"We're pretty devastated. It was like someone punched you in the solar plexus," Jim Bollinger said. "It has been such a disappointing process since we had to move from El Morro."
The property where the home sits now is owned by Susan Bollinger's family.
The couple first applied to the city in January to keep their home on Elden Avenue. In March, their request was denied, but by that time they had already moved the home to the property.
The city allowed the couple to reapply in May to keep the home where it is, this time with plans that show improvements to be made. When it reached the commission, its approval included asking the Bollingers to submit plans showing upgrades and explaining how they would make the home appear permanent.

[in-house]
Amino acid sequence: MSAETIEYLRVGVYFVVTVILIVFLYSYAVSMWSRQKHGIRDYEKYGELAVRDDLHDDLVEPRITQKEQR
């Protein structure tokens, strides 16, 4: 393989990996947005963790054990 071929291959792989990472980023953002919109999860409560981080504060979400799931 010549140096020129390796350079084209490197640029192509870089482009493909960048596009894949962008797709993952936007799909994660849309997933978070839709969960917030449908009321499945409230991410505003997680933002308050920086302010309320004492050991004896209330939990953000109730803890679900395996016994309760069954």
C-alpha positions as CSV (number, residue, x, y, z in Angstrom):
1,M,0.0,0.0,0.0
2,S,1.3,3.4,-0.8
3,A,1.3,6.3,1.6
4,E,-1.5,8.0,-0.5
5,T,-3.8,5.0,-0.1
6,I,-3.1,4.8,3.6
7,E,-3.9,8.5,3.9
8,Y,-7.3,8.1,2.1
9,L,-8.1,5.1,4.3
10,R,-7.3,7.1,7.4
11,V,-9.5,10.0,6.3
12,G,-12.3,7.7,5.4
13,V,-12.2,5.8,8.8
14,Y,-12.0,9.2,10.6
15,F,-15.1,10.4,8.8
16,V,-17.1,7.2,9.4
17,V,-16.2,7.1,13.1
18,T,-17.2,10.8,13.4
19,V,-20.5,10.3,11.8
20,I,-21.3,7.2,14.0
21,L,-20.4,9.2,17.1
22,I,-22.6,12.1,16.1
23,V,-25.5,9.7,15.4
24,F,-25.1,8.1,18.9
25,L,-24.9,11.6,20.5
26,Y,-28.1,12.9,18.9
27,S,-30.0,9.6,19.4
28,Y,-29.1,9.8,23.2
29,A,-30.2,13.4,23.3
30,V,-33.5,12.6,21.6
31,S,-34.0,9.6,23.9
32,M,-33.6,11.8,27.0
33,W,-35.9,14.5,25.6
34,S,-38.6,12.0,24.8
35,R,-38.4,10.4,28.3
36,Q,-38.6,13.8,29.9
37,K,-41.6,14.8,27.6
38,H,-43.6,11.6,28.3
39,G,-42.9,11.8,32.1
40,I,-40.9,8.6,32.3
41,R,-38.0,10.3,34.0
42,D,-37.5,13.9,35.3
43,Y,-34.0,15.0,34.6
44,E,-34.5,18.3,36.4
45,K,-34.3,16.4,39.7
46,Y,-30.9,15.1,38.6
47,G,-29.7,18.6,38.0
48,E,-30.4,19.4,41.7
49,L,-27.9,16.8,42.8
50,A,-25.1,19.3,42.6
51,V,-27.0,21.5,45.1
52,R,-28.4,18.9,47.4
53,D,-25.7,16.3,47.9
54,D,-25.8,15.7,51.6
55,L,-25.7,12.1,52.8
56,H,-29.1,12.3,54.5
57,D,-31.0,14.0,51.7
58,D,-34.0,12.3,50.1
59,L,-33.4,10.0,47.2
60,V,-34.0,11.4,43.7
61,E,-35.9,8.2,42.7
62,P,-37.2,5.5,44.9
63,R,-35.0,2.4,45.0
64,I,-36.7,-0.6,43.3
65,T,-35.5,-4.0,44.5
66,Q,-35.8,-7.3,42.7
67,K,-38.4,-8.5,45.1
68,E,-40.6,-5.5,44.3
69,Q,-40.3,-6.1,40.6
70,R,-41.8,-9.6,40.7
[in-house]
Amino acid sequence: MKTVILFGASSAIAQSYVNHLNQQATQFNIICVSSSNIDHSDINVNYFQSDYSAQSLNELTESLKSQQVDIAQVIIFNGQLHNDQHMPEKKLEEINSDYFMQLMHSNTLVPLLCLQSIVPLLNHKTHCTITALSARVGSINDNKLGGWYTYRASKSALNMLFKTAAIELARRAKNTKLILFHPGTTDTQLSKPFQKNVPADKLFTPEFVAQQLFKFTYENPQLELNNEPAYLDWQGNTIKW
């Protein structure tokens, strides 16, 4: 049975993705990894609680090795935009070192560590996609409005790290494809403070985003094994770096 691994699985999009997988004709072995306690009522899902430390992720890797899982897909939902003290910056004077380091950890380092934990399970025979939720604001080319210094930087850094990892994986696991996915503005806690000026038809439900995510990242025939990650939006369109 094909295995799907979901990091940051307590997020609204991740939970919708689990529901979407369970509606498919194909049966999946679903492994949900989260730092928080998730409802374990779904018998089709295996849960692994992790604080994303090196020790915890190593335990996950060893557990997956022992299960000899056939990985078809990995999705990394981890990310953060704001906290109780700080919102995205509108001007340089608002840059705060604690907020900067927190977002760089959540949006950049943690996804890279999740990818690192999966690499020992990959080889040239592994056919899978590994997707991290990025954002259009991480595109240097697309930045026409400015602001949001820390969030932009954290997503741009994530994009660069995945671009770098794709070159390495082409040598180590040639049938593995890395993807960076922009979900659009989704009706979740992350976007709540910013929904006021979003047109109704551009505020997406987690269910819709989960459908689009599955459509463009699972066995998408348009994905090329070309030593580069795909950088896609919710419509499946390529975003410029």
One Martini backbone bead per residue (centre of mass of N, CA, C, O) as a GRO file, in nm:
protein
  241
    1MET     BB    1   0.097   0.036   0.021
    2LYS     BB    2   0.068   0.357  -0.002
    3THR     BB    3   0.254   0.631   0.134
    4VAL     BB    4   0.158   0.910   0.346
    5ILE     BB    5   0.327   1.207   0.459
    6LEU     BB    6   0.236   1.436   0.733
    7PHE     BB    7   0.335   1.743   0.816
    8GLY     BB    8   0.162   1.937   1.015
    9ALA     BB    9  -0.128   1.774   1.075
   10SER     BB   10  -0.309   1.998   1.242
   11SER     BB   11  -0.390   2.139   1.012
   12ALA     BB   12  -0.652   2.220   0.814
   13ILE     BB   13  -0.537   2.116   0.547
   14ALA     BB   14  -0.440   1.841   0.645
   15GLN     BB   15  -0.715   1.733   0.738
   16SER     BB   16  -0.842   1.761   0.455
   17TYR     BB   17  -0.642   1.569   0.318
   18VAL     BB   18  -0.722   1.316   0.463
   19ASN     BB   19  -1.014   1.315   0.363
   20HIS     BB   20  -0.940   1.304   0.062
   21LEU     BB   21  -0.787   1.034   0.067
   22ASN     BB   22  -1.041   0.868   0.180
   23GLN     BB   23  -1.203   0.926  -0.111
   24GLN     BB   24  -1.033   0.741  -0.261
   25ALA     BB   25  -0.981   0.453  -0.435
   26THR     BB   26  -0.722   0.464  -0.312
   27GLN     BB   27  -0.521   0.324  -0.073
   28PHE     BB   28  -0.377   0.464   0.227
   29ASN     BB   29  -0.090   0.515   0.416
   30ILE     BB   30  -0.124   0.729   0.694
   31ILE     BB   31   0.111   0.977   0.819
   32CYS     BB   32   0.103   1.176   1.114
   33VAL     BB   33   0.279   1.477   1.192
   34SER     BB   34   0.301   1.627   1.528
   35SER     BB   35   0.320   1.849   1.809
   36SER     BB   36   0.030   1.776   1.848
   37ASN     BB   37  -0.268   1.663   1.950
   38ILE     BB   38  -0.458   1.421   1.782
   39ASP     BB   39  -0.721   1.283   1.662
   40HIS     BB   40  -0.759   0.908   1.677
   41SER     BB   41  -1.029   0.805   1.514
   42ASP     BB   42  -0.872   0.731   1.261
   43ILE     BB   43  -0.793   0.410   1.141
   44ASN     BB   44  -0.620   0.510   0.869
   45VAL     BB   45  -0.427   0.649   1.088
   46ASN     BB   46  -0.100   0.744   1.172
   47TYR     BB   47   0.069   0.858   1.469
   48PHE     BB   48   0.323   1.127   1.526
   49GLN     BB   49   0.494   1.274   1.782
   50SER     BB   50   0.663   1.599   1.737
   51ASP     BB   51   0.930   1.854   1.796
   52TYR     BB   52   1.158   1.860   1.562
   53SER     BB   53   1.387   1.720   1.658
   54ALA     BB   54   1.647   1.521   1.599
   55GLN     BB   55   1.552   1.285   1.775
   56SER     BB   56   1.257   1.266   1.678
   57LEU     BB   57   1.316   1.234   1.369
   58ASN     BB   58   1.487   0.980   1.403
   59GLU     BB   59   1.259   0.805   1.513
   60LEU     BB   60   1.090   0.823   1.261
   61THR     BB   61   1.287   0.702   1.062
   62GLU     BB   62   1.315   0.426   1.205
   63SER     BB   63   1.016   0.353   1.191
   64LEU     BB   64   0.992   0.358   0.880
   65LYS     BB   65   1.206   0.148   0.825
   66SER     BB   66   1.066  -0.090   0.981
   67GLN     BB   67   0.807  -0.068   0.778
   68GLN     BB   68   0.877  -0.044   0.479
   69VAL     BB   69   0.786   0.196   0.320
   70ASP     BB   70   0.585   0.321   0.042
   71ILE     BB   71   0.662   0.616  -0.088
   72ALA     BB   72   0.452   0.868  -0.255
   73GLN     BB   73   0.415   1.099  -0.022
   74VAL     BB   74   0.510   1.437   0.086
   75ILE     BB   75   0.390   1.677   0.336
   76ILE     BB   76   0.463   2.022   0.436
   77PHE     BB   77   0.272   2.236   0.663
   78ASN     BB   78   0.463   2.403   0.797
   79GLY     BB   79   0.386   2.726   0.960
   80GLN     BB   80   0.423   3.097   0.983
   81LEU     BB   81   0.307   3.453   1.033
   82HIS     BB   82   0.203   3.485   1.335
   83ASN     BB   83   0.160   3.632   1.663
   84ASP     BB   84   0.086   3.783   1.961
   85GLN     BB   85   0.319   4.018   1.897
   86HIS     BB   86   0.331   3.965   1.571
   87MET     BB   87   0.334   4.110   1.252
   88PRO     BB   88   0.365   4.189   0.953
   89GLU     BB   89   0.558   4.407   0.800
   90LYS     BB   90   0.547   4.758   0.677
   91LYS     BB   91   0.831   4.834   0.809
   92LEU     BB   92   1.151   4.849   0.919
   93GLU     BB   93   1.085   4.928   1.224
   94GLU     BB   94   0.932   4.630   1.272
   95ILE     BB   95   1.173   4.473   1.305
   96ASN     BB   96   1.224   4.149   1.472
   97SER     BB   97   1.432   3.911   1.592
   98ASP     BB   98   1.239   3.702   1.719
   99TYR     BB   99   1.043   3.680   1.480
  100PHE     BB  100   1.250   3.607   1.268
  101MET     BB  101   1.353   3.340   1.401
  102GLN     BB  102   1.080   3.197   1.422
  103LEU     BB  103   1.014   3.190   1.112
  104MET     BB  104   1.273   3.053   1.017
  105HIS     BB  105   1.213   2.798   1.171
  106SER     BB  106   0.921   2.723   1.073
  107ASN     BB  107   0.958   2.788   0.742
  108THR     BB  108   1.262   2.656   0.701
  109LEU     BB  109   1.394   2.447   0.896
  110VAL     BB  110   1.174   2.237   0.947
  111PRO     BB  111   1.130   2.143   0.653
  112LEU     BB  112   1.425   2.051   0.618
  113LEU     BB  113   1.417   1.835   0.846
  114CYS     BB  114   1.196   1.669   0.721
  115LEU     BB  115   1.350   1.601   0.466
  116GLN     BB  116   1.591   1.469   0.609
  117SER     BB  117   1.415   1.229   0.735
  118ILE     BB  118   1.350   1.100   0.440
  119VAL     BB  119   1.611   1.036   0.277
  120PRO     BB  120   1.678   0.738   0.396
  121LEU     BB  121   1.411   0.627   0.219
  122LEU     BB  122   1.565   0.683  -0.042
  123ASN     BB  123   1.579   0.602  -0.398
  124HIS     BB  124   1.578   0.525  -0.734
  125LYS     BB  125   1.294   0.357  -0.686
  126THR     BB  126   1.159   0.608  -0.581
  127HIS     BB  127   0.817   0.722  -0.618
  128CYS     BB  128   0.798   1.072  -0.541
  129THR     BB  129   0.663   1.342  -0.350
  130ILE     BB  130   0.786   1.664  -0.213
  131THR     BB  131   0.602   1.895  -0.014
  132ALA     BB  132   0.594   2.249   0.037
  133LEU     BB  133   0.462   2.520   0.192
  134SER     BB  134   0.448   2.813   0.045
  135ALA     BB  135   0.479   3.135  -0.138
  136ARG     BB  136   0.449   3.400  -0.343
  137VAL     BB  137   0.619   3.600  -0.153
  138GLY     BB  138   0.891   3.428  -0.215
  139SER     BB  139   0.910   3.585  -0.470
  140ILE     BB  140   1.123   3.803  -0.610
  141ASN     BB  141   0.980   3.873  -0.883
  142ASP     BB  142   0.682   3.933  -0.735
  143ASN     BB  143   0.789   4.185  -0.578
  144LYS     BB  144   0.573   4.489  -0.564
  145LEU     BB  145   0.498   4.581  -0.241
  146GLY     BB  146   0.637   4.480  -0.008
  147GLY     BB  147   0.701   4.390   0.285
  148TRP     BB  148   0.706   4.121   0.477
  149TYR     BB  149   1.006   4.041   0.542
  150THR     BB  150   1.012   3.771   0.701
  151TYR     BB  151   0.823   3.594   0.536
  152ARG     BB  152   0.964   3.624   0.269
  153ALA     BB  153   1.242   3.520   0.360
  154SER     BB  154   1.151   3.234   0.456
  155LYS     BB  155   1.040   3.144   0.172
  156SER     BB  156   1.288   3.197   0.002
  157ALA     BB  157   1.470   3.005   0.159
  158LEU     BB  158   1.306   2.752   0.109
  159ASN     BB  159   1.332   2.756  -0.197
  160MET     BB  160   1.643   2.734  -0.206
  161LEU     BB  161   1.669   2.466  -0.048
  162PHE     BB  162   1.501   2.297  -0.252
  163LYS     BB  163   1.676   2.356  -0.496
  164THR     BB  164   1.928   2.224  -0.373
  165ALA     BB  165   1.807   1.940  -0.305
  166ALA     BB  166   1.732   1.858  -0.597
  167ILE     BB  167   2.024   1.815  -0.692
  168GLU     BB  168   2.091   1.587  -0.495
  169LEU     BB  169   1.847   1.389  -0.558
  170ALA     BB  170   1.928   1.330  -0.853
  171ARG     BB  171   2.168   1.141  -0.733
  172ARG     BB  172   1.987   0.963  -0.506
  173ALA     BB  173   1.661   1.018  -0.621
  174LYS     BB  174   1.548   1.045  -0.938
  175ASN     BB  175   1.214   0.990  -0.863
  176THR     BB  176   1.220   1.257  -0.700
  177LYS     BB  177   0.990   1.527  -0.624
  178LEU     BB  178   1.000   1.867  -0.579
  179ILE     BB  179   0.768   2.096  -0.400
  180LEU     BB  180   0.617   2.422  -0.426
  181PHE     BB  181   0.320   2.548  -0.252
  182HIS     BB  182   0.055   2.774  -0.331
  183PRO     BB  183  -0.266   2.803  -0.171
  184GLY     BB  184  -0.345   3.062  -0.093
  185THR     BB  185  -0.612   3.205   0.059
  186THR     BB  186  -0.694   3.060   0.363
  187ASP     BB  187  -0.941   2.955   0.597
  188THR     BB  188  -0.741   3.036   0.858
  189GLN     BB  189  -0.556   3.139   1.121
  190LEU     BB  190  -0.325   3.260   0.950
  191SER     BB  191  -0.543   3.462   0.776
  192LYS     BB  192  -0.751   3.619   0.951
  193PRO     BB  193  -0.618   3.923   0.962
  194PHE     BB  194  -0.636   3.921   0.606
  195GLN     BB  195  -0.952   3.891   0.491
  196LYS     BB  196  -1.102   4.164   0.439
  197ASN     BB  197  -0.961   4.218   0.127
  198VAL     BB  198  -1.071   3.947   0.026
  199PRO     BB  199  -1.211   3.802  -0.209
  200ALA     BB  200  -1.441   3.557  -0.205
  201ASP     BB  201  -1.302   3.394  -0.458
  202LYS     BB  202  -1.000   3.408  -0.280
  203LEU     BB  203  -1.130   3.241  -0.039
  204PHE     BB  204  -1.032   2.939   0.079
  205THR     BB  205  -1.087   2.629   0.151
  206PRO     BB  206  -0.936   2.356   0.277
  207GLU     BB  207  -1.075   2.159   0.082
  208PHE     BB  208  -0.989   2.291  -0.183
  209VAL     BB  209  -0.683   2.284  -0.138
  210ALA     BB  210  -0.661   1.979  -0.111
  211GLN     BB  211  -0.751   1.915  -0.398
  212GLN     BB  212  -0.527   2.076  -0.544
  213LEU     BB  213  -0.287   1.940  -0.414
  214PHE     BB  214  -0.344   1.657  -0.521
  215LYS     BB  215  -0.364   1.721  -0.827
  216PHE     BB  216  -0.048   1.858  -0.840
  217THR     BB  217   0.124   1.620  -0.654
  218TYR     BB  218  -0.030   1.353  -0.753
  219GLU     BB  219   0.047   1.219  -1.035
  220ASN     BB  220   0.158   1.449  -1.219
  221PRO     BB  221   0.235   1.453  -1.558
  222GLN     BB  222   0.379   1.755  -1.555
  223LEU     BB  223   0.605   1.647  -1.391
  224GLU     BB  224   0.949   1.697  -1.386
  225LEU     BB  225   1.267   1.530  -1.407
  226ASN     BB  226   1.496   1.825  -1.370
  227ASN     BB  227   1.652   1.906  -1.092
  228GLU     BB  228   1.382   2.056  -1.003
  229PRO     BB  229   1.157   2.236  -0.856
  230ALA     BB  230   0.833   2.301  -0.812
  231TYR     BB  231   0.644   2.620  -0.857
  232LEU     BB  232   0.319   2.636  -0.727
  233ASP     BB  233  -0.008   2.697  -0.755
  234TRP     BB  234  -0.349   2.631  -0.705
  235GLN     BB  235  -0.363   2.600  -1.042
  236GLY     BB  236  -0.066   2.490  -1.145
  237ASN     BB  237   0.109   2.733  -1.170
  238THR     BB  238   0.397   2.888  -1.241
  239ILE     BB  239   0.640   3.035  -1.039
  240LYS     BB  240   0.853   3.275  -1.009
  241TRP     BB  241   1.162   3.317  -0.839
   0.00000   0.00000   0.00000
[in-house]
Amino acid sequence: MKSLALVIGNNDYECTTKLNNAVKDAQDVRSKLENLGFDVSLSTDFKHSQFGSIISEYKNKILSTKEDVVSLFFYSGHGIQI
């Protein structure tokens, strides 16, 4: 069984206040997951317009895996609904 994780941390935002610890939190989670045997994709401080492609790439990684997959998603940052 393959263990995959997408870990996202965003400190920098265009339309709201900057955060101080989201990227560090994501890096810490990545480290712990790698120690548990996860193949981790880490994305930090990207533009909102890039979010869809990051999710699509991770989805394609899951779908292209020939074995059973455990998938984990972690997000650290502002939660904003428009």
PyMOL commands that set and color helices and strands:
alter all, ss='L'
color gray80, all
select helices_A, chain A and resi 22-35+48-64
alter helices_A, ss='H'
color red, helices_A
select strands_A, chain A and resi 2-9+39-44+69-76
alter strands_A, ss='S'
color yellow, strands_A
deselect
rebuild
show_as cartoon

Neighbors who live near the mobile home have expressed concern that the appearance of the home will lower their property values.
But Jim Bollinger said he has not only renovated the home but also spent thousands of dollars on landscaping and a fence.
On July 3, Councilman Gary Monahan asked for the council to review the owners' application at the Tuesday meeting.
Because the home meets zoning requirements, Foley thought there was no justification for denying the Bollingers' request.
"The council's decision was a violation of their property rights," Foley said. "It was a very unfair decision, I thought."
She said they have some options; they can request a reconsideration, or they can file a writ with the court.
Jim Bollinger said he and his wife are considering their options and are upset about the council's decision.